It’s a frustrating task, listening to a band that has valuable parts, each of which don’t necessarily line up with the others. A good chorus followed by a disjointed bridge. A killer bass player with a wimpy drummer. Great lyrics told by an unattractive singing voice. A piano player who slays next to a tambourine man with no rhythm.
Such is the case with Frederick rock trio The Meer’s latest set, “Seven.” It wouldn’t be fair to label these guys (and one woman) talentless — it’s such a low-produced record that the actual performance aspect of this is hard to judge on face value — but it would be fair to wonder precisely how much each individual wants to get to the next level, both in creativity and capability. There isn’t a ceiling in sight throughout any of these songs, but that’s not to say The Meer should merely be copacetic with where they currently stand, which, regrettably, is on the ground floor.
The quick and clear highlight is singer Wanda Perkins. She has a pretty voice that deserves better backup whenever it’s called into battle. “Fast Train,” the record’s makeshift opus at a little more than five minutes, eventually features about 2 million Wandas reciting the song’s namesake. Sure, you could dismiss it as a bowl of cheese, but the move allows that charming vocal to stand front and center without the detriment of loose musical performances behind it. Her talent pierces through a weirdly fragmented structure that tries to be too versatile for its own good.
Perhaps the most solid moment comes in the from of opener “Sand Machine.” Fading up with a driving drum beat and a familiar (if not overly accessible) bass line, it works because of its consistency. When a lead guitar riff takes hold right around the one-minute mark, it passes as both interesting and capable. The seamlessness of it all is appreciated, especially when such attributes can’t be applied elsewhere.
Like on “Shark Tooth.” Sure, there’s a nice little rock guitar riff that the entire track is centered around, but it’s as if these guys just stopped thinking after coming up with it. Because for reasons that can’t be explained, one mid-tempo feel switches to another mid-tempo feel a little more than halfway through it. The move could be justified if that change was carried through to the end, but after a handful of measures, the track retreats back to its signature guitar hook. Add some indecipherable chant-lyrics on top of it, and everything gets super messy super quick.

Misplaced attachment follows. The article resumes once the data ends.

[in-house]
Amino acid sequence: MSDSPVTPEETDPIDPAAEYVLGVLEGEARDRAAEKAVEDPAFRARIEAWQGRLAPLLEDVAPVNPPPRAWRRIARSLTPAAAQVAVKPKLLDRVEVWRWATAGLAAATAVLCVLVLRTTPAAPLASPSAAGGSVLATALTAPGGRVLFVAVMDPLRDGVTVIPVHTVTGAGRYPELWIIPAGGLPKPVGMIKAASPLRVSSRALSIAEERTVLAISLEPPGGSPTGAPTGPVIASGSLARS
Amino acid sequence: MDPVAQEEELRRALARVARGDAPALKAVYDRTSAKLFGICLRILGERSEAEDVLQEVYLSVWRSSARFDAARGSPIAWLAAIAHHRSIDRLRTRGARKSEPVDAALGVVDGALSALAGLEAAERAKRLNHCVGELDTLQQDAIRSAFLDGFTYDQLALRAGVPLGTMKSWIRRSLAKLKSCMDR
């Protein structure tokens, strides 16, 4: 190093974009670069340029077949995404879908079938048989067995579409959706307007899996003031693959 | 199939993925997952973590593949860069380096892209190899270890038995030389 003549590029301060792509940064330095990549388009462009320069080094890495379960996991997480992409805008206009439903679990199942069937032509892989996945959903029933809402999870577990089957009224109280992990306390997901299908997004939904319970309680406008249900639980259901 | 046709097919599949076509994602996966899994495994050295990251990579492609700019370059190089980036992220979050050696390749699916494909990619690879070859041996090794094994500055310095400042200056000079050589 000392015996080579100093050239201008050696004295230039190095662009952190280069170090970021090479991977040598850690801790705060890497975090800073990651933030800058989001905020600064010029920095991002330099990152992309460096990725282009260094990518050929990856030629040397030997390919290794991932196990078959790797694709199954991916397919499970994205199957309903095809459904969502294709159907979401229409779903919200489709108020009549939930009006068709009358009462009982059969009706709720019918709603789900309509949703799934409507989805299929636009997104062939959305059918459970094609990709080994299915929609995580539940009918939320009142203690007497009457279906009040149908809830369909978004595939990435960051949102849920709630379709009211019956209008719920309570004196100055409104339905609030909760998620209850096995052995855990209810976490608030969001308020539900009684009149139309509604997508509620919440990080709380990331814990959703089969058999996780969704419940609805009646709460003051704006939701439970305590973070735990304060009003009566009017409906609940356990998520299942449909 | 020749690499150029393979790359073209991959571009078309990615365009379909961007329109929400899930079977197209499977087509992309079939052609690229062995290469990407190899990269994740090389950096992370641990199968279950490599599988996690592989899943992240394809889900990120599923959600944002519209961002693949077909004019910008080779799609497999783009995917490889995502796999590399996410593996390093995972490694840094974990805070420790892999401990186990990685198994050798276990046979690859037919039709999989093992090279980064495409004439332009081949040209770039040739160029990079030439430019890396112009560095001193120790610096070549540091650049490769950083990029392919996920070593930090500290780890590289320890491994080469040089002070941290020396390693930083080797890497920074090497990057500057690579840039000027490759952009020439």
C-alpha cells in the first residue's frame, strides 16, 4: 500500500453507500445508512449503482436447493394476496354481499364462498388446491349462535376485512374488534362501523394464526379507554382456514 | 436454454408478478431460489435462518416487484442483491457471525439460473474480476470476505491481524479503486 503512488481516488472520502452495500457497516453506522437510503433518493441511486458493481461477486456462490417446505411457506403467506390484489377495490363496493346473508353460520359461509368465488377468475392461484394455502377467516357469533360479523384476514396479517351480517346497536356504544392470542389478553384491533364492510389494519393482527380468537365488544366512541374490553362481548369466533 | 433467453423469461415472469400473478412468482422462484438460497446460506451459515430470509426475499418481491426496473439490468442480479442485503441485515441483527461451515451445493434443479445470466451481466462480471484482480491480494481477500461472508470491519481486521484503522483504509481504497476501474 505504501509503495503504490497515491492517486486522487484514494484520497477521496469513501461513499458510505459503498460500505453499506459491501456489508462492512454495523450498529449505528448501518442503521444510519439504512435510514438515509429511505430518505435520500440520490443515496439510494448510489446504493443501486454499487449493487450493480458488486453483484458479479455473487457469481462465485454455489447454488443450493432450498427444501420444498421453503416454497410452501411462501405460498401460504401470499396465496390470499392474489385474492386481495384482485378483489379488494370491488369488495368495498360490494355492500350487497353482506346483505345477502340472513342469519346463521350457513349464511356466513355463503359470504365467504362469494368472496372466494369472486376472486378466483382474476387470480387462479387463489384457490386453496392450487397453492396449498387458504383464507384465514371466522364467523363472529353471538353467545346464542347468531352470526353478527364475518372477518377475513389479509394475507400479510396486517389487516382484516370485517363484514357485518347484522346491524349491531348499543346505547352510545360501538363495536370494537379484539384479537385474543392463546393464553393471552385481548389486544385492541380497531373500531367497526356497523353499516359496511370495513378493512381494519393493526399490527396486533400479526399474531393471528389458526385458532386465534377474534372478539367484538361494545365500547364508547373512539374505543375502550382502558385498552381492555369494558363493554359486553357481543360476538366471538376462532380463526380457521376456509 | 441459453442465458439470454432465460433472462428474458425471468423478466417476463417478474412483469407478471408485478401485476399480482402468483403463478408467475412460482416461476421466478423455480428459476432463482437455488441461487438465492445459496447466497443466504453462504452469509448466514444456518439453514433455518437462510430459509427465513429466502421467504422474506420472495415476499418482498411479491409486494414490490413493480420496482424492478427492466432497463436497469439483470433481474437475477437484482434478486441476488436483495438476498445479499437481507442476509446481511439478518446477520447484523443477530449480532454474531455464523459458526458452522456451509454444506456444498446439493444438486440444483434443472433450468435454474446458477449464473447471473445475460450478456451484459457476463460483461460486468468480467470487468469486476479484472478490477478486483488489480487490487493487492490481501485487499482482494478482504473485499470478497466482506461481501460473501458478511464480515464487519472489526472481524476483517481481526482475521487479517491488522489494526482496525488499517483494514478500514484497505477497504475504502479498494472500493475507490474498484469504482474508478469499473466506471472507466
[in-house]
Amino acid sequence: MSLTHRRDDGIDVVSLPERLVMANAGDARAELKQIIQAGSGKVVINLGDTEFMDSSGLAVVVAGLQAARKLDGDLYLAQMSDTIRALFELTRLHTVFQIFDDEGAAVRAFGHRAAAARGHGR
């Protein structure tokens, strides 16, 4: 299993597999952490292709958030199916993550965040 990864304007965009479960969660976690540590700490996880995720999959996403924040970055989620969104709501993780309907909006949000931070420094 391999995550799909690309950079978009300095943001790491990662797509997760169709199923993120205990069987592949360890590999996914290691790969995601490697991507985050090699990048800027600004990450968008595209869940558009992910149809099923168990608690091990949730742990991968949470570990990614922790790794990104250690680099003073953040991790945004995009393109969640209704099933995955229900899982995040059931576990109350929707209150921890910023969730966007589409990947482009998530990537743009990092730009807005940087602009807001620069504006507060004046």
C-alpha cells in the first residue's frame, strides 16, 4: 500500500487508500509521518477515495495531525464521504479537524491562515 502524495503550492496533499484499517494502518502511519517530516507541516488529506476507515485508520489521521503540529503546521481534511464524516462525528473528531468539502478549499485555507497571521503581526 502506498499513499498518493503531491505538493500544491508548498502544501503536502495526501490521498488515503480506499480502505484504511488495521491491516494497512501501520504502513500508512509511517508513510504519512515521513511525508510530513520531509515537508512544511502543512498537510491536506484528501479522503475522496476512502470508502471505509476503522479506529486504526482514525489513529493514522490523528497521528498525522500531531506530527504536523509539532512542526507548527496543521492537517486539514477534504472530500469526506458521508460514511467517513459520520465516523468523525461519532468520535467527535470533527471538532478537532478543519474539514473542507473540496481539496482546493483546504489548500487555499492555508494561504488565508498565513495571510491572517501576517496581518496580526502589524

That lack of focus is unquestionably the most exasperating thing about the set. Take the title track, which allows Perkins to step up with her college-rock voice asserting a line like, “You can’t run from everything.” But even she can’t bail them out of the song’s boring structure, which amounts to little more than a couple crescendos that awkwardly come and go whenever they please.
Closer “The Build” tacks a question mark onto the end of everything with more of the same. Sparse open guitar chords. Drums that feel more lost and unsure than most presidential candidates. A specific blend of repetition that grates on the listener after too long (which, in reality, isn’t all that long anyway). It’s a tough listen. If nothing else, the track falls in line with its predecessors, adhering to sloppy songwriting ethos and lo-fi, indie rock textures that beg to be more realized than they actually are.
Which brings us back to the ground floor. It’s not that The Meer don’t have potential — Perkins, especially, ought to put that voice of hers to work more often — it’s just that “Seven” is the sound of an inexperienced band making an inexperienced record, growing pains and all. Being a trio is admirable, especially in today’s world of over-produced and over-stuffed rock acts that swear they need four guitarists on stage at all times. But in order to pull it off successfully, you have to gel, you have to open up and you have to play. And then you have to play some more. And then you have to play some more.
The Meer, God bless them, need to get back to work. And most importantly, they need to look for their first ceiling. The ground floor can only take you so far.
* 1 1/2 STARS OUT OF 4 *